Qualcomm Stadium is a multipurpose ballpark located at 9449 Friars Road, seven miles north east of downtown San Diego, California. From 1969 to 2003, it was the home field of the National League San Diego Padres.
For one season – in 1968 – it was the home to the Pacific Coast League San Diego Padres. Previously, the minor league Padres had played their home games at Lane Field from 1936 to 1957, and Westgate Park from 1958 to 1967.
The American Football League San Diego Chargers (the Chargers joined the National Football League in 1970) began play at San Diego Stadium in 1967.
The San Diego State University Aztecs likewise have played their home football games at the stadium since 1967. Half of the lower bowl seats are movable to accommodate the stadium’s baseball configuration.
The stadium name has changed three times over the years. First named San Diego Stadium, the ballpark was renamed Jack Murphy Stadium in 1981, after the local sportswriter who in 1961 helped convince Los Angeles Chargers owner Barron Hilton to move his team two hours south to San Diego.
In 1984, Jack Murphy Stadium was renovated, adding an additional 8,000 seats and 50 luxury suites. In anticipation of the bringing Super Bowl XXXII to San Diego, the ballpark again was renovated in 1997, adding 10,500 seats and another 34 luxury suites, making the total seating capacity 71,500.
Architecturally, Qualcomm Stadium was constructed in the Brutalist style. This fortress-like appearance was popular from the 1950’s and into the 1970’s.
In 1997, the ballpark was renamed Qualcomm Stadium at Jack Murphy Field after the San Diego telecommunications company ponied up $18 million in name rights which run through 2017.
The Padres brought two World Series to Qualcomm Stadium, in 1984 and 1998, but no world championships.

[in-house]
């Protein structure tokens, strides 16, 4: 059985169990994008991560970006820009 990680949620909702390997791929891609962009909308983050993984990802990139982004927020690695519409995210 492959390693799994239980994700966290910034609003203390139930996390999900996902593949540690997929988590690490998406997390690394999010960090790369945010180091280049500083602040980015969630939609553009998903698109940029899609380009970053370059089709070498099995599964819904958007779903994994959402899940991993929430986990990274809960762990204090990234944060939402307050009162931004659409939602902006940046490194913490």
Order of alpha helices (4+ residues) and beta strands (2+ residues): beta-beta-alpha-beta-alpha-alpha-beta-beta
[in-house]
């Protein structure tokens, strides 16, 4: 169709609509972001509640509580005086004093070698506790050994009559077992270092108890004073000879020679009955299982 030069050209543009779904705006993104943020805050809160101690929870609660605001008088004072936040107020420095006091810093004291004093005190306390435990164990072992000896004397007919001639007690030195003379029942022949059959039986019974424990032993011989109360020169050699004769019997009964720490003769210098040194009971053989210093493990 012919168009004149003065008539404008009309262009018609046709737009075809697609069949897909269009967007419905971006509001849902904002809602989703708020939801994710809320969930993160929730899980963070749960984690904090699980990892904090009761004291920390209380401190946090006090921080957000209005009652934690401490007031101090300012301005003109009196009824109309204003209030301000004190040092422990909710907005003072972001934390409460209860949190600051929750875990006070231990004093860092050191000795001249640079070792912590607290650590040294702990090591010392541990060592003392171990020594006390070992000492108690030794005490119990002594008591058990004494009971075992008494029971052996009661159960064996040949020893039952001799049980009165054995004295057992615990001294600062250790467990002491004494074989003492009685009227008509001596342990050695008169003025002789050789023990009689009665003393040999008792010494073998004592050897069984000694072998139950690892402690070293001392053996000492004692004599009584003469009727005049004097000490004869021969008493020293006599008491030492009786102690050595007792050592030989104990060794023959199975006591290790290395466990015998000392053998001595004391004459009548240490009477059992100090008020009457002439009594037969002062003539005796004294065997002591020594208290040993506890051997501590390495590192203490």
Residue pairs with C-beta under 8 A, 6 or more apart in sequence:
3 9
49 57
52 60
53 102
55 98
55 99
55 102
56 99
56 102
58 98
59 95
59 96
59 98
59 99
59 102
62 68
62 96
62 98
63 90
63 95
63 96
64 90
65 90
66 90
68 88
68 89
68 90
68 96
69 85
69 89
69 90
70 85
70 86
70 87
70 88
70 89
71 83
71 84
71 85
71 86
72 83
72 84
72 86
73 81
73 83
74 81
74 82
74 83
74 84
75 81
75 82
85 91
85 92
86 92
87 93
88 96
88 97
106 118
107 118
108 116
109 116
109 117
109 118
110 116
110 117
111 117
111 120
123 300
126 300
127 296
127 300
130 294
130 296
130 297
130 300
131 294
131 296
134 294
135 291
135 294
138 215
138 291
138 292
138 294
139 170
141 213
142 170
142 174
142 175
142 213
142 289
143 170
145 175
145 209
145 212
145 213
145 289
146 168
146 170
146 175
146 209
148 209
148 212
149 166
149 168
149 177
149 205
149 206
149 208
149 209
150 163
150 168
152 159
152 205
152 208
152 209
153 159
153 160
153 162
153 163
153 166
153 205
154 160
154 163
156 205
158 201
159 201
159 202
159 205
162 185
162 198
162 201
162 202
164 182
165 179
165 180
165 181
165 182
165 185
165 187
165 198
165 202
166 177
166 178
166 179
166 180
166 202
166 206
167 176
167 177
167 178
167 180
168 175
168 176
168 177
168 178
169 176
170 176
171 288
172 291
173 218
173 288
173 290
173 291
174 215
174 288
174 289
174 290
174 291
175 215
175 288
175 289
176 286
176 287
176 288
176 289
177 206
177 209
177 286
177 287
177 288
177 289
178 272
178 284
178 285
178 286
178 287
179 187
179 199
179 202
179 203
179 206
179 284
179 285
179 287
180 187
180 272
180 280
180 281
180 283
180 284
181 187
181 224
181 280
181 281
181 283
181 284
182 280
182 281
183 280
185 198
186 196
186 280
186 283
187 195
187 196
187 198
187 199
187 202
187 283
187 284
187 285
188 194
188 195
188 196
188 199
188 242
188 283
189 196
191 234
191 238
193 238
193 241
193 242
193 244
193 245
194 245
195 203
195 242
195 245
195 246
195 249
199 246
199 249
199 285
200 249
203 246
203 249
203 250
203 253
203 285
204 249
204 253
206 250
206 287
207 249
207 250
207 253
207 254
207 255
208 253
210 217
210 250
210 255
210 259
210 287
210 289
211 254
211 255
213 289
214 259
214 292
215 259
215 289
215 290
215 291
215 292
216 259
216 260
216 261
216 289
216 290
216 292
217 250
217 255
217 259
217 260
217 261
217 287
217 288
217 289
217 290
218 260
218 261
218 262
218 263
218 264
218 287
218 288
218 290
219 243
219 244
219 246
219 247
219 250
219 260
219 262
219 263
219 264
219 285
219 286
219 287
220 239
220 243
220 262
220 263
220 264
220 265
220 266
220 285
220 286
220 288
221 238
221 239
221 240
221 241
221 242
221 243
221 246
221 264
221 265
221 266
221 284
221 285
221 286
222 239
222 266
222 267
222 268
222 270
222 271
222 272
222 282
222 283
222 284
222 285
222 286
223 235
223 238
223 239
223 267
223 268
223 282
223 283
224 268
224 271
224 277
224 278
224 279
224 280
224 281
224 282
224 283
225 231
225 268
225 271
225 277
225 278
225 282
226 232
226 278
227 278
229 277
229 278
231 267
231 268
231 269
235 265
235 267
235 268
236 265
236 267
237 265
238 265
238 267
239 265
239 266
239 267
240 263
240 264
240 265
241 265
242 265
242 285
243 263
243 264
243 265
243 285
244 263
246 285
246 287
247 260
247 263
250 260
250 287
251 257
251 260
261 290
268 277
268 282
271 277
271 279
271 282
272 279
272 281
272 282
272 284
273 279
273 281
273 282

Although Qualcomm Stadium is surrounded by a massive parking lot, the upper reaches of the stadium, looking east, offer a nice view of Cowles Mountain and Mission Trails Park.
In 2000, the City of San Diego broke ground on a new stadium for the Padres.
As is typical for ballparks facing extinction, the Padres posted a countdown banner in the outfield, reminding all patrons that the end was near.
In 2004, the Padres moved seven miles south of Qualcomm Stadium to their new home, Petco Park, who’s name was an upgrade from their Qualcomm Stadium, but not by much. There is no question, however, that the Padres current home is a vast improvement over Qualcomm Stadium, both in architecture and in amenities.
Qualcomm currently is the fifth oldest ballpark in the NFL (behind Soldier Field, Lambeau Field, Candlestick Park, and Oakland County Stadium). The Chargers owners threaten yearly to move the team to another city if San Diego refuses to build the team a new stadium. Either way, it appears only a matter of time before Qualcomm joins the ranks of lost ballparks. If you are thinking of visiting Qualcomm Stadium before it goes, be sure also to pay a visit to another historical baseball site located nearby at 4121 Utah Street, the boyhood home of Ted Williams. It located just 4 miles south of Qualcomm Stadium off the 805. [EDITOR’S NOTE: Qualcomm stadium was demolished in 2021. The former site is being redeveloped by San Diego State University, and will include Aztec Stadium, home to SDSU’s football team].